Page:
Together with chimpanzees, CRPL takes care of more than 100 monkeys from 11 different species, some of them are included in the UICN red list, as Cercopithecus hamlyni and Cercopithecus lhoesti.
In addition to give long-term care to the orphans of poaching, the CRPL plays and important role in chimpanzees’ conservation by (1) supporting law enforcement, (2) conservation education of national and international population, (3) provide alternative livelihoods for families around Kahuzi-Biega National Park and (4) Building capacity for congoles vets.
CRPL is an important agent in the eastern DRC’s Conservation Action Plan (CAP) and verified member of Pan African Sanctuary Alliance (PASA).
The aim of this project is to continue to provide to all animals in the care of the CRPL with a high standard of care assuring the capacity of the center to accept all the primates intercepted by congolaise authorities. Helping to enforcing congolaise conservation laws.
Kalaweit is a long term and in situ program involved in Gibbons safeguarding on the islands of Borneo and Sumatra (Indonesia). Gibbons are listed under CITES Appendix I and belongs to Apes family (Lower Apes). They are highly endangered because of the destruction of their habitat. In Indonesia forests are destroyed to plant palm oil trees, making impossible for the wildlife to survive especially for tree species like Gibbons. It is an emergency situation as the deforestation is extremely fast. It has increased the illegal wildlife trade and many baby Gibbons are sold as pet on local markets. Kalaweit rescues Gibbons (and other species) from captivity where they are frequently neglected and provide the ones that cannot return to the wild a home, as close as possible to their natural environment, where they can stay. Most of them will never return to the wild for various reasons (disabled, sick, impregnated..). Over 340 Gibbons are sheltered in our 2 centers of Borneo and Sumatra, and to feed them we buy 5 tons of food every week from villagers. We also launched the radio Kalaweit FM, whose programs entertain and educate the population about the protection of nature. We also offer a secure habitat to wild Gibbons with the purchase of forests. We have created 3 reserves for a total of 600 acres (April 2018). We monitor them with equestrian and aerial patrols. Camera traps allows us to identify the species presents in our reserves. For the past years we have released several Siamang families in the wild with success. To ensure all these activities we hire 70 Indonesian employees that come from local communities. For 20 years Kalaweit has been working hard to help Gibbons, and has created close ties with the local people who support us.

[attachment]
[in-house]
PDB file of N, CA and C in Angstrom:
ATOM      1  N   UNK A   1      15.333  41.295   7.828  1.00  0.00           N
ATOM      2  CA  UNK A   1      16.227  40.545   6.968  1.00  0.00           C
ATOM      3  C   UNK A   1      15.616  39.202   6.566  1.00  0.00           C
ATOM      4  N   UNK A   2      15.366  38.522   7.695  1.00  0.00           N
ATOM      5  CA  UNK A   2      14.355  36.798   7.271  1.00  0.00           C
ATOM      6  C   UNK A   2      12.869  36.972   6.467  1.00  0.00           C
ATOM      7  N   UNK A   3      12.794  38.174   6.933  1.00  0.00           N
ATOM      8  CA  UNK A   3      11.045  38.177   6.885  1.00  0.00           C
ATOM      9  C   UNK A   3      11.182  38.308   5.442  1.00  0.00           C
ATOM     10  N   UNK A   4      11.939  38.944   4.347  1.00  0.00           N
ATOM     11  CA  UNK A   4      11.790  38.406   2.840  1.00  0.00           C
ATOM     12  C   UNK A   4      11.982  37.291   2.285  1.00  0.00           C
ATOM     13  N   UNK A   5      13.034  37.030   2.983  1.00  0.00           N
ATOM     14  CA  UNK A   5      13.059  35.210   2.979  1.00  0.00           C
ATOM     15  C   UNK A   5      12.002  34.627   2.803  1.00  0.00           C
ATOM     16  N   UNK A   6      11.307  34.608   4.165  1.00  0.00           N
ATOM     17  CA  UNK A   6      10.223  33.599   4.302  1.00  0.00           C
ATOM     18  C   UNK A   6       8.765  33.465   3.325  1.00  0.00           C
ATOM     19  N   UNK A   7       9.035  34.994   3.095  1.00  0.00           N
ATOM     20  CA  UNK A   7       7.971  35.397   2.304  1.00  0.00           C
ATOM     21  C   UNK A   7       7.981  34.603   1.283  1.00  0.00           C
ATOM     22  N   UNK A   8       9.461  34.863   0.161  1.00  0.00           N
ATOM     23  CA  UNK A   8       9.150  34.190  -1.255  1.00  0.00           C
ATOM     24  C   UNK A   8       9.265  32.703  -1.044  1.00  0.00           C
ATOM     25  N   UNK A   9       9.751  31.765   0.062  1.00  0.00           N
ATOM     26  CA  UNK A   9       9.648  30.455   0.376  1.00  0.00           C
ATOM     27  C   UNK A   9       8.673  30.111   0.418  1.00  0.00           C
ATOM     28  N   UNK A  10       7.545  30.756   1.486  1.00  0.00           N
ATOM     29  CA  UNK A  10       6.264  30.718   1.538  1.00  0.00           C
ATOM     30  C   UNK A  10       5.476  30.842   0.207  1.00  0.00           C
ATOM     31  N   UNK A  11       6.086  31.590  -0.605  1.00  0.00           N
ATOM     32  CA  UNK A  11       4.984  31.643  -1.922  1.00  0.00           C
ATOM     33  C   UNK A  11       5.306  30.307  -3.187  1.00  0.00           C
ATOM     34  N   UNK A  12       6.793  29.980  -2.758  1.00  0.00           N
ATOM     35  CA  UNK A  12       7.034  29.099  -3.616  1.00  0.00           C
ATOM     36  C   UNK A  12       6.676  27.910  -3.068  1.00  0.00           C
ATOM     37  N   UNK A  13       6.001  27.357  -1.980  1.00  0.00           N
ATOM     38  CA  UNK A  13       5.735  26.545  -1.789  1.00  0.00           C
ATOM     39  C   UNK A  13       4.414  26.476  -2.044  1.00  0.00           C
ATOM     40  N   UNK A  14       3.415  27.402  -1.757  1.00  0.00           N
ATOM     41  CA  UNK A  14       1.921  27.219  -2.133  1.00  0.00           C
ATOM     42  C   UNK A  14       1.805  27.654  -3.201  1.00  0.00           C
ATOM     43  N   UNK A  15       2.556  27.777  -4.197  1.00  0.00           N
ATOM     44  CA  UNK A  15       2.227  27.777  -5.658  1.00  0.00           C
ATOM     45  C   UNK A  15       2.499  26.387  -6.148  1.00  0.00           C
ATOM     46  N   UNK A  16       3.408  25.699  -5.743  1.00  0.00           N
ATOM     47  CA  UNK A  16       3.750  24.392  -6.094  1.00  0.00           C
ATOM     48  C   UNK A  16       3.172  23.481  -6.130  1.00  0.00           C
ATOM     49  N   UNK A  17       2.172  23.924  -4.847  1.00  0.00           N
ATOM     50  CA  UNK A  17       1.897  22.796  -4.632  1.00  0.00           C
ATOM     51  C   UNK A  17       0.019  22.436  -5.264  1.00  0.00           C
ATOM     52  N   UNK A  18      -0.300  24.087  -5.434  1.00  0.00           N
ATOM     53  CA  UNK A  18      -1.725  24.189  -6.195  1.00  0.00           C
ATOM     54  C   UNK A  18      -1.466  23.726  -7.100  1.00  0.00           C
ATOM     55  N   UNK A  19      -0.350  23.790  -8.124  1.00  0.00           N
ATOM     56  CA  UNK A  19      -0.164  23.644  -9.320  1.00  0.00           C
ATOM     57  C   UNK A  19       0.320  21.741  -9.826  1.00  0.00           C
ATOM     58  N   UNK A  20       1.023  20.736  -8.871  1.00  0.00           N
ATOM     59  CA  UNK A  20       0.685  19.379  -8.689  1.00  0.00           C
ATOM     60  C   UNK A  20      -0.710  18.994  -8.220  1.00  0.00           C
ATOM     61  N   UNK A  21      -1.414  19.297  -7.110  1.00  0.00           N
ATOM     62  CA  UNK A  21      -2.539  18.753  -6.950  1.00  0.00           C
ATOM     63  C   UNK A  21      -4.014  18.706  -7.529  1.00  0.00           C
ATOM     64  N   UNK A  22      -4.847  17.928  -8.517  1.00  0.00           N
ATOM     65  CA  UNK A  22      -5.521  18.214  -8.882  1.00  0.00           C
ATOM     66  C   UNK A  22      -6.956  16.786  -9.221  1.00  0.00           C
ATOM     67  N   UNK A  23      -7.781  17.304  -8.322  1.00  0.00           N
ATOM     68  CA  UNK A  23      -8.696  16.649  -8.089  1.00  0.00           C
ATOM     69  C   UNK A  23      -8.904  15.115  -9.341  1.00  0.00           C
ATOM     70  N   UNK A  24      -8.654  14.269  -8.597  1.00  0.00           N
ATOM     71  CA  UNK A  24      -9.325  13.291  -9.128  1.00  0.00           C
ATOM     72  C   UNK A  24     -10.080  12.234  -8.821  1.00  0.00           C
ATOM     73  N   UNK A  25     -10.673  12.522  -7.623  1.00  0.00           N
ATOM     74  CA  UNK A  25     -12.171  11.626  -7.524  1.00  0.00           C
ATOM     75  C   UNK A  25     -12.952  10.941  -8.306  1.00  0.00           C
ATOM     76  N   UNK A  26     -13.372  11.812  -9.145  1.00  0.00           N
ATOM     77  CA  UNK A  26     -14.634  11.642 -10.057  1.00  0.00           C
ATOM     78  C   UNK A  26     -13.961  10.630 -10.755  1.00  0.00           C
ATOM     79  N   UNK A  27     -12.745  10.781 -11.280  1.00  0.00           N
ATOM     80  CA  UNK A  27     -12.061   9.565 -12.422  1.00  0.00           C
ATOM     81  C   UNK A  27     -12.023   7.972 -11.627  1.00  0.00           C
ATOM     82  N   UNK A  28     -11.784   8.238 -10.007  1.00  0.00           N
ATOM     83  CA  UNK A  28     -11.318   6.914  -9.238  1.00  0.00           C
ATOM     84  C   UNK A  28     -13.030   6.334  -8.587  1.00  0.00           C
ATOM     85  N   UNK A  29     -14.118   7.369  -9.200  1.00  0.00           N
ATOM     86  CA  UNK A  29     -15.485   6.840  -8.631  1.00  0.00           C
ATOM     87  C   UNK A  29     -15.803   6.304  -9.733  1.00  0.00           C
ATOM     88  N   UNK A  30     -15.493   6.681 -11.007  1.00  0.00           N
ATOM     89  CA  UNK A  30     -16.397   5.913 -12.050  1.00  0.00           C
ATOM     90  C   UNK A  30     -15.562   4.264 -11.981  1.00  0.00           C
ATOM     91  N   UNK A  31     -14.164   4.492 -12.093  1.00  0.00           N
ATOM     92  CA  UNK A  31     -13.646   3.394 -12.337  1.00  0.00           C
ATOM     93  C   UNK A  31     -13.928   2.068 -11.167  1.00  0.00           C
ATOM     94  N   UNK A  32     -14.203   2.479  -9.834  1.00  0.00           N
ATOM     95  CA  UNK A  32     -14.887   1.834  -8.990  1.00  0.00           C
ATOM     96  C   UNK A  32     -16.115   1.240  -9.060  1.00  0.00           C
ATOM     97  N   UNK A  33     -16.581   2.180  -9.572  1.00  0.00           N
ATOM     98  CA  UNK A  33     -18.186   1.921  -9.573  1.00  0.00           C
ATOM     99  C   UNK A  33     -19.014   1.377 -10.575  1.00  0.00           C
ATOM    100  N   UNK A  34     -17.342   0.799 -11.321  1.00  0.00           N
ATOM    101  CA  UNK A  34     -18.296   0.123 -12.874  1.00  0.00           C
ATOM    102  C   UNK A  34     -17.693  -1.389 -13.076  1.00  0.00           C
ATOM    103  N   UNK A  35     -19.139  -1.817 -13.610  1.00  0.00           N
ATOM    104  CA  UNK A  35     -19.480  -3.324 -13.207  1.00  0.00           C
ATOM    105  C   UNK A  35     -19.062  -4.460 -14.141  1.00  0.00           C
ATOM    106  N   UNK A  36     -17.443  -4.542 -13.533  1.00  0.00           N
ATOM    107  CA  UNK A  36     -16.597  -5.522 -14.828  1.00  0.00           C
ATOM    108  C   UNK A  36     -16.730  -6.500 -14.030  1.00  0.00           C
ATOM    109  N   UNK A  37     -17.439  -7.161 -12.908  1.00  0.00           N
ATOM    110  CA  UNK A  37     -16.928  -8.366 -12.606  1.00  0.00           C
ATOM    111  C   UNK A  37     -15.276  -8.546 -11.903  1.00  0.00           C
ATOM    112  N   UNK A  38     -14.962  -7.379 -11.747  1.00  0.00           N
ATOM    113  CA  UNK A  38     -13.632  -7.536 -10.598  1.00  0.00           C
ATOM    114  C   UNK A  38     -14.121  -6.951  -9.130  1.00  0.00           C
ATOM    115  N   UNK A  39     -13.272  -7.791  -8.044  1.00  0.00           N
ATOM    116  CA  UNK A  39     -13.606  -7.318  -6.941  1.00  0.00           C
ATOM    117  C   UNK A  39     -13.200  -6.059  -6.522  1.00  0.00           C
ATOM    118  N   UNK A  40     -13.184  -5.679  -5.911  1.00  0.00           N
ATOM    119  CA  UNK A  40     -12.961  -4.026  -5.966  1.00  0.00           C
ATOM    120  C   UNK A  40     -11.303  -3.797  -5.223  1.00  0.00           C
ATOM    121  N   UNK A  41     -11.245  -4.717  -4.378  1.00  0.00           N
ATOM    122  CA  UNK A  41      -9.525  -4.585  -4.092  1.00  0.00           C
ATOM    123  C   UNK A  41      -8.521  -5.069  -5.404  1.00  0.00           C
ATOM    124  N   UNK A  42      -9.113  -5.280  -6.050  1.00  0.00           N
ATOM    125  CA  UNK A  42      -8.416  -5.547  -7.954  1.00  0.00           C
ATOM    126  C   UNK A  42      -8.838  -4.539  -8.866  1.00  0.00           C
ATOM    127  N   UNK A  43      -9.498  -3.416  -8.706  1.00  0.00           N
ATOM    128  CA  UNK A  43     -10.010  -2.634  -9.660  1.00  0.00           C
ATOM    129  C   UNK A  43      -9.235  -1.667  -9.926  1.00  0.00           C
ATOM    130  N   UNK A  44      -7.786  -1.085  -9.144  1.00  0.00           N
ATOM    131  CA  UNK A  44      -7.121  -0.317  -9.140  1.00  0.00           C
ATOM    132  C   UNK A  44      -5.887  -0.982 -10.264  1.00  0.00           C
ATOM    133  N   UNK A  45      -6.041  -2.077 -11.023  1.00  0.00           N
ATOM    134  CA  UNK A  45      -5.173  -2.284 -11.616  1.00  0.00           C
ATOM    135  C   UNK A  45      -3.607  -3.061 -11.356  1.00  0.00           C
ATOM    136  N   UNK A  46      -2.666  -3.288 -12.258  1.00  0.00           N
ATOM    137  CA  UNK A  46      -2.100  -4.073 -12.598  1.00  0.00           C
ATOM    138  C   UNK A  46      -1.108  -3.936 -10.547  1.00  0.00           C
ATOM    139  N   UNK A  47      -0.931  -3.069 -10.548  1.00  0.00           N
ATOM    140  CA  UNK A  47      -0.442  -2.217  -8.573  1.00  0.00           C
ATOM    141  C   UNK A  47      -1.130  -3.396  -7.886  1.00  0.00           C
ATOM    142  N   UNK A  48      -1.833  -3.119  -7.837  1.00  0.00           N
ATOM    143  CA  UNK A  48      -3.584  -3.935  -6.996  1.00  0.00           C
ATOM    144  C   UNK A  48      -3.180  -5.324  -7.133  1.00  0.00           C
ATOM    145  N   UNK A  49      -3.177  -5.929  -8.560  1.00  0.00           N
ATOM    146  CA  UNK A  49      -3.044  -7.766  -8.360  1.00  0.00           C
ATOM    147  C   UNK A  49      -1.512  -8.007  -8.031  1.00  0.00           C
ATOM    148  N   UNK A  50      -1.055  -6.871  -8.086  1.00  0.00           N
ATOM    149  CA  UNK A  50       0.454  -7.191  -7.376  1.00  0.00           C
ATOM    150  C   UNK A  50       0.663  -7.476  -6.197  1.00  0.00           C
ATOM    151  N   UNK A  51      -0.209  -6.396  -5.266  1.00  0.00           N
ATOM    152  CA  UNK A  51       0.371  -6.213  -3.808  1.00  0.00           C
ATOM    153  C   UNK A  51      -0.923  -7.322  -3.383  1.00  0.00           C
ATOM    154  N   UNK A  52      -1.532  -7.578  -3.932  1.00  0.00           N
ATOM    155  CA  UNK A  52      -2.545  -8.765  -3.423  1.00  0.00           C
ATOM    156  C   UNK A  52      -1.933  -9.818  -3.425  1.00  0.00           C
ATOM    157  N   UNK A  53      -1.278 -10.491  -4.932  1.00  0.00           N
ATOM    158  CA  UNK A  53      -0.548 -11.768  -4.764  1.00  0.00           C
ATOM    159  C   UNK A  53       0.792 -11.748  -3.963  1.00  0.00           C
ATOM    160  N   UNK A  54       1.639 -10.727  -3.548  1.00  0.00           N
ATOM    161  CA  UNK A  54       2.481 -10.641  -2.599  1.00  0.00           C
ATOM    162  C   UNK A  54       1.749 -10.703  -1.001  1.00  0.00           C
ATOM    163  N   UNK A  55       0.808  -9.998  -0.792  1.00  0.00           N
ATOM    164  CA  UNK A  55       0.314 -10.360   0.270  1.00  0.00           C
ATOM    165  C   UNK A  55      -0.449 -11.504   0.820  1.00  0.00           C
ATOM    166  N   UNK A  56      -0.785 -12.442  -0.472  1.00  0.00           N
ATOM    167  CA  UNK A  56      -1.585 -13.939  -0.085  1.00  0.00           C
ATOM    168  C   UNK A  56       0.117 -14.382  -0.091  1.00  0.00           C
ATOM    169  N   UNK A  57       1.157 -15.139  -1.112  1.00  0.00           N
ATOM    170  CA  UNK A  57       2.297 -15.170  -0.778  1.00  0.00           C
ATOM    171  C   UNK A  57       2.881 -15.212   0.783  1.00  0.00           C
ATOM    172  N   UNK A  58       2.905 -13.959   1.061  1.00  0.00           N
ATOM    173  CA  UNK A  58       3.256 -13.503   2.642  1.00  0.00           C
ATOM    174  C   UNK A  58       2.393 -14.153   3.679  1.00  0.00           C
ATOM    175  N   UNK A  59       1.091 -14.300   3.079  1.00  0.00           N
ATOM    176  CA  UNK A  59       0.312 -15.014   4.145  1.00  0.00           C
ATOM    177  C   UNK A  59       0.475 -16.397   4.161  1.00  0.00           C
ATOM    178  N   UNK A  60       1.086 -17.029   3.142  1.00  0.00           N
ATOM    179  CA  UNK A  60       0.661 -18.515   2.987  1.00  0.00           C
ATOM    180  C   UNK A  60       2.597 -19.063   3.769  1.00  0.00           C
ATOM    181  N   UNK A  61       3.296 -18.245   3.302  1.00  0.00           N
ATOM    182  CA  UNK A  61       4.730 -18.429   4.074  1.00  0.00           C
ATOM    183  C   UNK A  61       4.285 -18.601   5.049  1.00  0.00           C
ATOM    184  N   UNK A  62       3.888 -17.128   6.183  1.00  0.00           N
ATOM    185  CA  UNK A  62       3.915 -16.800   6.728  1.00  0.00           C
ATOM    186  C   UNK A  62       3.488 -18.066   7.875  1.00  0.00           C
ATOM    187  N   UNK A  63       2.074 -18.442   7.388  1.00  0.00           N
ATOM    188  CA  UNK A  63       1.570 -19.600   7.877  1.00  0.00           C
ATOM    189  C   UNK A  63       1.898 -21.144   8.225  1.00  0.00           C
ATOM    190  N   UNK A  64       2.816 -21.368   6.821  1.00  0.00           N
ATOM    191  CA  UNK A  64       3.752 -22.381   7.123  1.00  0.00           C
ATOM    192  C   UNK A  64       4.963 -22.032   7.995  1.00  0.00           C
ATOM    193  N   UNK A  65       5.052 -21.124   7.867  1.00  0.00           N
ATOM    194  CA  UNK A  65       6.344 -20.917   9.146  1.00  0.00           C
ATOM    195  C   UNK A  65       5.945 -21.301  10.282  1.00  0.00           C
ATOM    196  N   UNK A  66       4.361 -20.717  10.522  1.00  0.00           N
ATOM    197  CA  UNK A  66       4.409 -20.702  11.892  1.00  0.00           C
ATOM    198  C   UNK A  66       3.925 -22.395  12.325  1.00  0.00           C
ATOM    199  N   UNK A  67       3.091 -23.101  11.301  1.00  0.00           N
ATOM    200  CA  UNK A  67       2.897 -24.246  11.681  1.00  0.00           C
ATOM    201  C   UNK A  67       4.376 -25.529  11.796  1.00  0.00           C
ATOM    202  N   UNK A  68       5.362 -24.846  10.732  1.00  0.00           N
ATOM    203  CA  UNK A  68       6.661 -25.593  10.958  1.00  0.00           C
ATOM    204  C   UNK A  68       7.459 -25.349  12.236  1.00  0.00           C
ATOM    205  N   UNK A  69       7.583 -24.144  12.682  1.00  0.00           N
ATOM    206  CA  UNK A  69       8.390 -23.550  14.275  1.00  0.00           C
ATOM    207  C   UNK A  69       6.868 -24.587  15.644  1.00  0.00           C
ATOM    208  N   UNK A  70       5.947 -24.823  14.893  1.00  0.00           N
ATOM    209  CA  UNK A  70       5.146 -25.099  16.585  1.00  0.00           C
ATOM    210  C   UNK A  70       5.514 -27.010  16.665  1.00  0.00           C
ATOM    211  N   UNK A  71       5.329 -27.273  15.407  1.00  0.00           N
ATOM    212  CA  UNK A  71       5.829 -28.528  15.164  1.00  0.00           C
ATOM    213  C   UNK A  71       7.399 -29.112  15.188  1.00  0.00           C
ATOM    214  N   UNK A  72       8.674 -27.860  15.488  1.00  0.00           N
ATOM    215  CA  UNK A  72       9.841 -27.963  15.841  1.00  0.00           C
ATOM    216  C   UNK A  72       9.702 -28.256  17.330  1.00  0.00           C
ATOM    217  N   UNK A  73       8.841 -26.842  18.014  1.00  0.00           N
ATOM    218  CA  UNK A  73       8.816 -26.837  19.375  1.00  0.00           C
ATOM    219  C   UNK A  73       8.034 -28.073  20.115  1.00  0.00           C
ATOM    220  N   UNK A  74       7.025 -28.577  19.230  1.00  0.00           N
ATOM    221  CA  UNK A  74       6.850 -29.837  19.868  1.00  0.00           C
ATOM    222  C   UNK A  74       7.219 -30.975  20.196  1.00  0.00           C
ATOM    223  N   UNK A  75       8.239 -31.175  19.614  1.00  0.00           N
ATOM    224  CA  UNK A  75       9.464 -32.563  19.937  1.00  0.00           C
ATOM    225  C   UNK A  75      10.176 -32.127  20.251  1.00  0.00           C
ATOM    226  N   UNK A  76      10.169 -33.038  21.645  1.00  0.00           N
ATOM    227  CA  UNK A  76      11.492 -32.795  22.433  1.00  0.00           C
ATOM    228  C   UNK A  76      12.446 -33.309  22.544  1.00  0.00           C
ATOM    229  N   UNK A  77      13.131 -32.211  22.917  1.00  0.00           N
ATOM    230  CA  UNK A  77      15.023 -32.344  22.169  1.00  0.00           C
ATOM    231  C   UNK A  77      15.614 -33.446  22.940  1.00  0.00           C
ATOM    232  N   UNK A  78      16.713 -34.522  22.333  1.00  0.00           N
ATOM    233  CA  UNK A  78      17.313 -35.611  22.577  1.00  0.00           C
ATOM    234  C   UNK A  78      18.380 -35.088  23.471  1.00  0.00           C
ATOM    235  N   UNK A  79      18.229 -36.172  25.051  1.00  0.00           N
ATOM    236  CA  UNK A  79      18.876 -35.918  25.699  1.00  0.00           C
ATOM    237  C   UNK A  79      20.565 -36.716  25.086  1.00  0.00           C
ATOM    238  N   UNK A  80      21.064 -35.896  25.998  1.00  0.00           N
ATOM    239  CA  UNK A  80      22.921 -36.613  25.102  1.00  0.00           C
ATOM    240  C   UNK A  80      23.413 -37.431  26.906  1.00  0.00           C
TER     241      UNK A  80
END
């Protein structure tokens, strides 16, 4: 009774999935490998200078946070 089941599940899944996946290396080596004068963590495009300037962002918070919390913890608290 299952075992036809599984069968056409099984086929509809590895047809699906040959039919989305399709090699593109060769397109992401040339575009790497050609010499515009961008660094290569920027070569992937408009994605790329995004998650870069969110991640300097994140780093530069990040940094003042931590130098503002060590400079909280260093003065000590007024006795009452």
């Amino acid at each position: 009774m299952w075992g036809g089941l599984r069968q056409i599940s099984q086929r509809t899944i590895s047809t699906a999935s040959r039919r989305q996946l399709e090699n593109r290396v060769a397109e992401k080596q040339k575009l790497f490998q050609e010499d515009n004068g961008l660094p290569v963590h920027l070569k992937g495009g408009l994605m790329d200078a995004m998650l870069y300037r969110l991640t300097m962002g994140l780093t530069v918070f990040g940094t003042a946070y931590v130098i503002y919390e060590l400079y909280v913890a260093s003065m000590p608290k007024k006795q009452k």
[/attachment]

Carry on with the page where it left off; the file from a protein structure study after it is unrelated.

The Chittagong Hill Tracts, located in south-eastern Bangladesh, falls within the Indo-Burma Biodiversity Hotspot. Our organization’s work in this area for the last six years has documented the persistence of at least 30 globally-threatened species, including two ASAP species: Chinese pangolin and Arakan forest turtle. Years of subsistence hunting, commercial poaching, and habitat destruction through logging and traditional slash-and-burn agricultural practices has led to drastic species population reductions. Hunting is the most immediate threat, and without intervention, the extirpation of Chinese pangolin in the region and Arakan forest turtle from one of their two range countries is inevitable. To prevent this, our project will empower additional traditional indigenous hunters into parabiologists and employ them to conduct forest patrols and species monitoring surveys. These parabiologists will also act as local ambassadors for wildlife conservation in the area for years to come, continuing to sensitize local communities to the importance of species conservation. Our previous work has shown that by empowering local communities we can drastically reduce hunting pressure and ensure habitat protection in a short amount of time. The project will take a holistic landscape-based approach, helping the local communities to reduce dependency on forest resources through sustainable agroforestry and livelihood support. This would not only ensure the protection of these critically endangered ASAP species, but also help conserve both the habitat and over 28 other globally-threatened species occurring in same area.